Everyone hates being sick, but pet owners especially hate it when precious furry loved ones are sick. The parental instincts kick in and sometimes what the vet said is misunderstood, altered, or just ignored. It can happen because of the best of intentions, but it can be dangerous. Sometimes veterinarians will recommend an over the counter (OTC) medication for the animal like Imodium, Pepto, Benadryl, etc., but that doesn’t mean that every OTC medication is safe for pets. There are times when specially formulated animal medications are required, and just like human medications, it is important that they are administered as recommended. Incorrectly administered medications can complications and side effects.
Once the veterinarian has that battle over, it is important to pay attention and ask questions to make sure the pet owner understands how much medication will be in a dose, how often the dose is given, and exactly where and how to give the pet the medication. Taking notes is perfectly acceptable and even desireable. It is also important to know if the medication can be given in food, broken up, and if it has to be taken on an empty stomach. An ointment for an eye infection will not help the infection if given to a dog orally. Actually, there is a high chance that an ointment for the pet’s eye, if given orally, will make the pet much sicker. Don’t hesitate to ask as many questions as are needed to understand. Also, a lot of veterinarians can print out an information form of the medication, that way there will be no questions later. Anytime there is confusion, call the veterinarian’s office; veterinarians want to make sure the pet gets the correct treatment just as much as the pet owner.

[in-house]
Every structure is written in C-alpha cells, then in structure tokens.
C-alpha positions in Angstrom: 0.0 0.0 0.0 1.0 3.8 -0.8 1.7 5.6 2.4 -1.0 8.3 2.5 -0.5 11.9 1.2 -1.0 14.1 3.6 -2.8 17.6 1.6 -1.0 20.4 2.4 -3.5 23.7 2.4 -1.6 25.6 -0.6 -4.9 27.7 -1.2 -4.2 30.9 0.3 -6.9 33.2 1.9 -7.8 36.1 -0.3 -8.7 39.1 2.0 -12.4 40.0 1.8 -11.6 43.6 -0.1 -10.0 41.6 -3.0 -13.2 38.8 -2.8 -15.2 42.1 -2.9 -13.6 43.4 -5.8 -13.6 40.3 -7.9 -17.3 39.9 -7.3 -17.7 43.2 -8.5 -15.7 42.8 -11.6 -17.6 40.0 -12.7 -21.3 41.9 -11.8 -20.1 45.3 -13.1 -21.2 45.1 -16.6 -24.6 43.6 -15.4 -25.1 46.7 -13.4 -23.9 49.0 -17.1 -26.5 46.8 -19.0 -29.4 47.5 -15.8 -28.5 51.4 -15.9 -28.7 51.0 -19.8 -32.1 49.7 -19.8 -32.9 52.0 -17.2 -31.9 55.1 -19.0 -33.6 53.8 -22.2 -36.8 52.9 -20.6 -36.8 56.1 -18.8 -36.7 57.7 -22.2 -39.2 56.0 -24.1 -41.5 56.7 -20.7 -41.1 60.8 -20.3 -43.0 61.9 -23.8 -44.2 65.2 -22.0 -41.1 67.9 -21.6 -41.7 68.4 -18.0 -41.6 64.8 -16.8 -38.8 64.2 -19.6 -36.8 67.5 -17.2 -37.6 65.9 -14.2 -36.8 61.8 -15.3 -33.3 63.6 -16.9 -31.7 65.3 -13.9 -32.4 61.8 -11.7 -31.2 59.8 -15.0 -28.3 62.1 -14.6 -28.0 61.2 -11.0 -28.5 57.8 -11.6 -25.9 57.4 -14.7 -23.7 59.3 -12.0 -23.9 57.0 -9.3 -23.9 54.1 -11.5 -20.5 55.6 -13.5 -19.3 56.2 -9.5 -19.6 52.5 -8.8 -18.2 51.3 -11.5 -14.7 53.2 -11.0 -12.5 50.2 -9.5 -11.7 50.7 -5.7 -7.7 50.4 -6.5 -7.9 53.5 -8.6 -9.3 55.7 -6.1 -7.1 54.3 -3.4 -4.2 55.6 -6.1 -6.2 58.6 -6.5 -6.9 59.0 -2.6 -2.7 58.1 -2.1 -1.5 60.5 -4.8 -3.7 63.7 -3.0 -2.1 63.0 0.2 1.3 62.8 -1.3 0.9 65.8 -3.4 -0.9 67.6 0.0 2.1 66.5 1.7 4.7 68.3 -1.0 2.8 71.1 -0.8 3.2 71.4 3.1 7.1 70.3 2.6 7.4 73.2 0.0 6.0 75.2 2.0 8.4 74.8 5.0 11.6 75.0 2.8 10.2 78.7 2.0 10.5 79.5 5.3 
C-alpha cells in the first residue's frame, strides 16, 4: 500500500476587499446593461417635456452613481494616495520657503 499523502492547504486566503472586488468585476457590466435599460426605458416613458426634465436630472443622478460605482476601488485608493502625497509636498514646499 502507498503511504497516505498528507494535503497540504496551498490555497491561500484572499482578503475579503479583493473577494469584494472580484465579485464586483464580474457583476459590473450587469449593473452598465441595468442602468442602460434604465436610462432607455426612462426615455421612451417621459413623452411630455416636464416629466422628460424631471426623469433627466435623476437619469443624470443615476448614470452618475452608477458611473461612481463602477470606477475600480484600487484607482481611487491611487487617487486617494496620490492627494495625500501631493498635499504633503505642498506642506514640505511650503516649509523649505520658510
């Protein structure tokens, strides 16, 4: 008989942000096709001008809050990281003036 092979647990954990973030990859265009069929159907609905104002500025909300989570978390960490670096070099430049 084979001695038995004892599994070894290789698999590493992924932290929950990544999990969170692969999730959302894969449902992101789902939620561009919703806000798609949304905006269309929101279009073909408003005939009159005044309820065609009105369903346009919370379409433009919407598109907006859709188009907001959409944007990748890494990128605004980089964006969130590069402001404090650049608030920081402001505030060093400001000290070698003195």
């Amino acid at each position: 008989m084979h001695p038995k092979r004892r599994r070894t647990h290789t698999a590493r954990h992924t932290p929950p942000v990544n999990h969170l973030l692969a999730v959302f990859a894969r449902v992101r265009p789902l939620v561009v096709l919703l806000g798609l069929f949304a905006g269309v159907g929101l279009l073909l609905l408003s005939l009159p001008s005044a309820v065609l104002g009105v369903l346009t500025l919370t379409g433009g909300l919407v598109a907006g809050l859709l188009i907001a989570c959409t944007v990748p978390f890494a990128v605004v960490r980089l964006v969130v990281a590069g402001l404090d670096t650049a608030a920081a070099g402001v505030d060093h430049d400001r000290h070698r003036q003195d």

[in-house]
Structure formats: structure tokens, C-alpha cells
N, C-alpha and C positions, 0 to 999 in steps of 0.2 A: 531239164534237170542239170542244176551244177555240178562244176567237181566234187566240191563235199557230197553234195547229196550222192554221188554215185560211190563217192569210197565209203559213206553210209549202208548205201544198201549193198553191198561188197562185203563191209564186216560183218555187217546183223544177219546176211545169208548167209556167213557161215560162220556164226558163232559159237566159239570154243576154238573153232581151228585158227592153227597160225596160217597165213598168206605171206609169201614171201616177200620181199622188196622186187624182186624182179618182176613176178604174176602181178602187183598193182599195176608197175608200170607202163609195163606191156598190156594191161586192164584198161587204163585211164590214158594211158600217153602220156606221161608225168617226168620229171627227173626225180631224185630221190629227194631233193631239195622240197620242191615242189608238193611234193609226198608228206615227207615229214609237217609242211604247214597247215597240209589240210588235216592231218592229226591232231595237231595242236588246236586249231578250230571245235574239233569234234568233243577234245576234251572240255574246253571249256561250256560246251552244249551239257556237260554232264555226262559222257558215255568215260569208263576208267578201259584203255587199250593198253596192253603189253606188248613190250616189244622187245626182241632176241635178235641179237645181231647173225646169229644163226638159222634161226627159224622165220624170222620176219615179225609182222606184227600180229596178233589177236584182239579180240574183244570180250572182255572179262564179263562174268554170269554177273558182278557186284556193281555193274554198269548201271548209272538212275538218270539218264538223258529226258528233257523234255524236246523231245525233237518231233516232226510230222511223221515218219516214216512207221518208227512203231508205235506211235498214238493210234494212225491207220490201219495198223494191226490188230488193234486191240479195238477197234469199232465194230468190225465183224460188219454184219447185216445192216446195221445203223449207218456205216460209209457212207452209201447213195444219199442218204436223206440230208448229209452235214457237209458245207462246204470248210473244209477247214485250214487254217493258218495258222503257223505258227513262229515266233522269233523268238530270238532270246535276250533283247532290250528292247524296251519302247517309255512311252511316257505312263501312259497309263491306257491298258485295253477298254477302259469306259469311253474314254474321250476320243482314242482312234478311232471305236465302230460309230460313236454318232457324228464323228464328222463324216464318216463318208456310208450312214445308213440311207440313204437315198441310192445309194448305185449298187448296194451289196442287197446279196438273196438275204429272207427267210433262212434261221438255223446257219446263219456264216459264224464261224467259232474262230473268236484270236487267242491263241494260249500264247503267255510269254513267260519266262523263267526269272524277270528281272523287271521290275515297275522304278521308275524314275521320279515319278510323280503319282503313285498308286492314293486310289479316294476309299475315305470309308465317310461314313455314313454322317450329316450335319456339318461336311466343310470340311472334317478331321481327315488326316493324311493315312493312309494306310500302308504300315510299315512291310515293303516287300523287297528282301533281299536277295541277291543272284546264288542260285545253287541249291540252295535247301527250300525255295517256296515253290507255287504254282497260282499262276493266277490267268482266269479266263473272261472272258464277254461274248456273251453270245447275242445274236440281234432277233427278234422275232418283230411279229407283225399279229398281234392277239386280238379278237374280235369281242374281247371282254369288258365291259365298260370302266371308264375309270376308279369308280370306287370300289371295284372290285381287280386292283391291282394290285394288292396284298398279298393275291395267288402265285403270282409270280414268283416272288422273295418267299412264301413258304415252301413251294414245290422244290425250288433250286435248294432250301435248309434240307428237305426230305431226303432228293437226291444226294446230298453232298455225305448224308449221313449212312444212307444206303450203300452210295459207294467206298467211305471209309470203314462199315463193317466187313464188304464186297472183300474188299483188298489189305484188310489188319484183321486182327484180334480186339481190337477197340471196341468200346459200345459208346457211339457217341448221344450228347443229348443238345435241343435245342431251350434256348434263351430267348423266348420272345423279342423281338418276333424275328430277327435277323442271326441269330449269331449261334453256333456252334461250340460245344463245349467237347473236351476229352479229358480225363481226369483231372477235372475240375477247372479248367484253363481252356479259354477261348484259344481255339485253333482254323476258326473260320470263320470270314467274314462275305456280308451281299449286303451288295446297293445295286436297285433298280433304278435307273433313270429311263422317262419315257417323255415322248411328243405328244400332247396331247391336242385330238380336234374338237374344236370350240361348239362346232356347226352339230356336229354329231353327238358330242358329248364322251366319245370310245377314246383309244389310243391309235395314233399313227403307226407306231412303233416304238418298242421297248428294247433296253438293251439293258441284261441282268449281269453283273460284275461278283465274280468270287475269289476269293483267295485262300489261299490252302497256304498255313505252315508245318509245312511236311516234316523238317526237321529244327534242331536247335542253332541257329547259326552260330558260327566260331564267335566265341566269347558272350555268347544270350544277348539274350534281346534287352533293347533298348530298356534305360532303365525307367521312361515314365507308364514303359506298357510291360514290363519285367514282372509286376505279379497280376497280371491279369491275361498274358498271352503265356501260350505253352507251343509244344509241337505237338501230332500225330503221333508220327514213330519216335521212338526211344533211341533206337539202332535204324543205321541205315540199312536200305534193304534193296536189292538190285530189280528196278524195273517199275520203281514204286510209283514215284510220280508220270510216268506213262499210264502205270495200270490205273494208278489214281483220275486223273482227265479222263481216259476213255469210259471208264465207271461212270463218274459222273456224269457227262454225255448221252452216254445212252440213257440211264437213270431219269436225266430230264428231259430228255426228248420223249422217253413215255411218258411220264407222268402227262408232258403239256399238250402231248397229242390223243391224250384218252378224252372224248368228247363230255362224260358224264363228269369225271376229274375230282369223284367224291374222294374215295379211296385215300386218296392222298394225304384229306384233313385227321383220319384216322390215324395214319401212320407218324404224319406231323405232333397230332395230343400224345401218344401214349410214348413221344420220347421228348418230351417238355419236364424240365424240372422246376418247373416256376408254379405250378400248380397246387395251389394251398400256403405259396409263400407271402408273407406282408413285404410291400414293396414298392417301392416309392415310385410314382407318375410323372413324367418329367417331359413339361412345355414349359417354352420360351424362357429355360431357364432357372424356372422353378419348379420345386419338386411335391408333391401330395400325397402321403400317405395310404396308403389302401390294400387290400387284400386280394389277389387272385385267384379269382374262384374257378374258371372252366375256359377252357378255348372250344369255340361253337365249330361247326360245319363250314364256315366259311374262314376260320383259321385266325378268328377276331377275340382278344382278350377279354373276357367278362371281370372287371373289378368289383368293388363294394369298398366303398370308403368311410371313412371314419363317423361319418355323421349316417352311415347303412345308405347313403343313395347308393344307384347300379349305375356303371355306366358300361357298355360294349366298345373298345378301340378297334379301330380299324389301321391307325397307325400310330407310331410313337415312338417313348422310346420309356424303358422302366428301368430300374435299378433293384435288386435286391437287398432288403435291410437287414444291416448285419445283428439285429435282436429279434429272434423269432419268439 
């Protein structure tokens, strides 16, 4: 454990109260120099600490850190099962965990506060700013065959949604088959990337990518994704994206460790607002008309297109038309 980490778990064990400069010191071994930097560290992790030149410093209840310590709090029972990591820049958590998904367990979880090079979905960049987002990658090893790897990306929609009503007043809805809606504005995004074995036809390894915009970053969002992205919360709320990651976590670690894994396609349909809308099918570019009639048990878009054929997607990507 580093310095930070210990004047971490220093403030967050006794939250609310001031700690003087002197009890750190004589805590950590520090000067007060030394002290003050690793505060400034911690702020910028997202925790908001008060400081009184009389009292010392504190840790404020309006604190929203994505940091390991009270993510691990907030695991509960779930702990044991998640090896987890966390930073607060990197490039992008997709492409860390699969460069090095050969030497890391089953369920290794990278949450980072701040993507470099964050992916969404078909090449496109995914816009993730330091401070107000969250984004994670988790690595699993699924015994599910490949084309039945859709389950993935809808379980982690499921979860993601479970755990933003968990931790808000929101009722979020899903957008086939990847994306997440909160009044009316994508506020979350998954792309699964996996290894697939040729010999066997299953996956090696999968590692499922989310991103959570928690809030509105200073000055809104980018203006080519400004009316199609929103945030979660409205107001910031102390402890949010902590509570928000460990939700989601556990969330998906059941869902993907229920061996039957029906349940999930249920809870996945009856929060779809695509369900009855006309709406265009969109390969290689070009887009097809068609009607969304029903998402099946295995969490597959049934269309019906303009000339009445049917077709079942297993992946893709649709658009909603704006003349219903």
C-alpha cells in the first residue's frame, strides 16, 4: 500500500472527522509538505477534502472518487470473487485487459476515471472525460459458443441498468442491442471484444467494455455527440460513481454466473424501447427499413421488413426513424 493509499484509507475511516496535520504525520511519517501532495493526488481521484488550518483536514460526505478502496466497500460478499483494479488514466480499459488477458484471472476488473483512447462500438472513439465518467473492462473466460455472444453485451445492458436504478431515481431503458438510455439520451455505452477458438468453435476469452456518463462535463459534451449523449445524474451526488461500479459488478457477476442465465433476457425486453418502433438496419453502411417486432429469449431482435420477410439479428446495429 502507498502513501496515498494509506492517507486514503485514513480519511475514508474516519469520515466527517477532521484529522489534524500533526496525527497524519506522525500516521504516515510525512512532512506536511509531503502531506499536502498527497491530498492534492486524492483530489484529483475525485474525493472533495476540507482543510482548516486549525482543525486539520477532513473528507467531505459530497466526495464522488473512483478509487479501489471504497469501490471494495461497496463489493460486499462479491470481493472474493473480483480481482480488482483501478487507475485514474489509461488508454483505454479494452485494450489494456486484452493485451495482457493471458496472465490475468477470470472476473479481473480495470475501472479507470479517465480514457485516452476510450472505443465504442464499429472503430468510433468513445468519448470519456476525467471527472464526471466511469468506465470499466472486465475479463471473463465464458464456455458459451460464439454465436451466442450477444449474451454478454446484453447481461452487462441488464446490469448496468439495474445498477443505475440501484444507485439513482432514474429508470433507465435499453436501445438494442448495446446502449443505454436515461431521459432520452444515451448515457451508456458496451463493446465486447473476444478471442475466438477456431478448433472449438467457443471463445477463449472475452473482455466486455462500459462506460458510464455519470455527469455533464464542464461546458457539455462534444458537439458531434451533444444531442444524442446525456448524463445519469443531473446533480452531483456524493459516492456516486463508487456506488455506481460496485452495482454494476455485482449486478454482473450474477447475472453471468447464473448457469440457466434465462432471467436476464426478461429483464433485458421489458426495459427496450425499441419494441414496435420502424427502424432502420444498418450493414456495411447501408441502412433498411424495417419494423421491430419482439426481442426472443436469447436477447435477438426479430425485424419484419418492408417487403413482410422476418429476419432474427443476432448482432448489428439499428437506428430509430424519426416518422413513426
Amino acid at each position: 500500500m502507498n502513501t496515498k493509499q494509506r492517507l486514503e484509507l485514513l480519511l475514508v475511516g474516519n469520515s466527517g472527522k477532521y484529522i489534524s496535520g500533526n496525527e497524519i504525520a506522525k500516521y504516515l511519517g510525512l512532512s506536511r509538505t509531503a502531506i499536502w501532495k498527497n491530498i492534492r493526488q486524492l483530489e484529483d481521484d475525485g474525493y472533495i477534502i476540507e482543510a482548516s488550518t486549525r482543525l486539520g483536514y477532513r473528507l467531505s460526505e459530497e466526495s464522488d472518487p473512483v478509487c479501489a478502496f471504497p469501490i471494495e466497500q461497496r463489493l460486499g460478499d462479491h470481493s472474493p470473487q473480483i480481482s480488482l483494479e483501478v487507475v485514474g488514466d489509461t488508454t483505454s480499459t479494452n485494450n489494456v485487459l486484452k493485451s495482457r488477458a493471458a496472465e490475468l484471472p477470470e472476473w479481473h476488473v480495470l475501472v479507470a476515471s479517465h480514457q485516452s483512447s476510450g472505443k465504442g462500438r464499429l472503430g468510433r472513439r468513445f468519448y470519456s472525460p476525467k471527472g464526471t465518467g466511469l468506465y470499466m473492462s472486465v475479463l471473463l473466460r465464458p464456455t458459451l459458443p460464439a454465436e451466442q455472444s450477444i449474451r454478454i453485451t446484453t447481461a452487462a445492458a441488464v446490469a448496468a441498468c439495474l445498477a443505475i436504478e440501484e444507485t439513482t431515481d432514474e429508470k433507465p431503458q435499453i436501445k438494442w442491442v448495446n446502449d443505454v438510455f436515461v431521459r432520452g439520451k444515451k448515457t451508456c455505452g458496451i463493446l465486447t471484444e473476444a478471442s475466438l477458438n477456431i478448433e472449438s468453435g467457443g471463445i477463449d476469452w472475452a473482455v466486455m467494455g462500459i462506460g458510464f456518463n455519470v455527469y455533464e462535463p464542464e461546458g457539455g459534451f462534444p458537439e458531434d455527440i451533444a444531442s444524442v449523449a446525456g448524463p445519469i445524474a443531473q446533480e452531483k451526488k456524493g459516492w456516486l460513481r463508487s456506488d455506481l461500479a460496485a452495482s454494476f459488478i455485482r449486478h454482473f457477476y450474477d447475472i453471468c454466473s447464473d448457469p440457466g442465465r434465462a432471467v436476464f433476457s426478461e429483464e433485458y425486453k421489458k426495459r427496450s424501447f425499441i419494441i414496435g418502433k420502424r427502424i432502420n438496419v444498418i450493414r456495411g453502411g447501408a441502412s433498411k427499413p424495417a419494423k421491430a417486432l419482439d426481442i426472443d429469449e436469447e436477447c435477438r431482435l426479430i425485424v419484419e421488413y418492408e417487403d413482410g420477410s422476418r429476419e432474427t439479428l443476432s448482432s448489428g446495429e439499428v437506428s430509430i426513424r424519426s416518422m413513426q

Pets are not always known for cooperating when taking medications. It is not possible to sit them down and explain why they need to take something that likely tastes and smells bad. The veterinarian can recommend ways to help administer a specific medication that will not inhibit the effectiveness. There are techniques for each type of animal that the veterinarian can go over. Aside from the treat and reward system, there are a few other products out there to assist. Depending on the oral medication, a pill pocket kind of treat is just fine, but not all pills can be chewed. Another option is a pill dropper or pill gun. It helps to do a similar function as giving the medication by hand, but keeps hands and fingers out of bite range.
It can be hard enough to remember to your own medication, let alone on for a pet. There are many ways to help remember. Setting the alarm on a computer or cell phone is an effective way to receive timely reminders for pet medications. There are even apps available on smartphones that be the perfect reminded, plus they will keep track of when the last dosage was administered in the case of as needed medications for pain and other issues.
Overall, it is just as important to follow a veterinarian’s prescription order as a human doctor. Medications are an important part of keeping pets healthy and happy. It doesn’t matter if the medication is preventative, maintenance, or curative. If medications are not given correctly to pets, the condition could get worse and in some cases, fatal.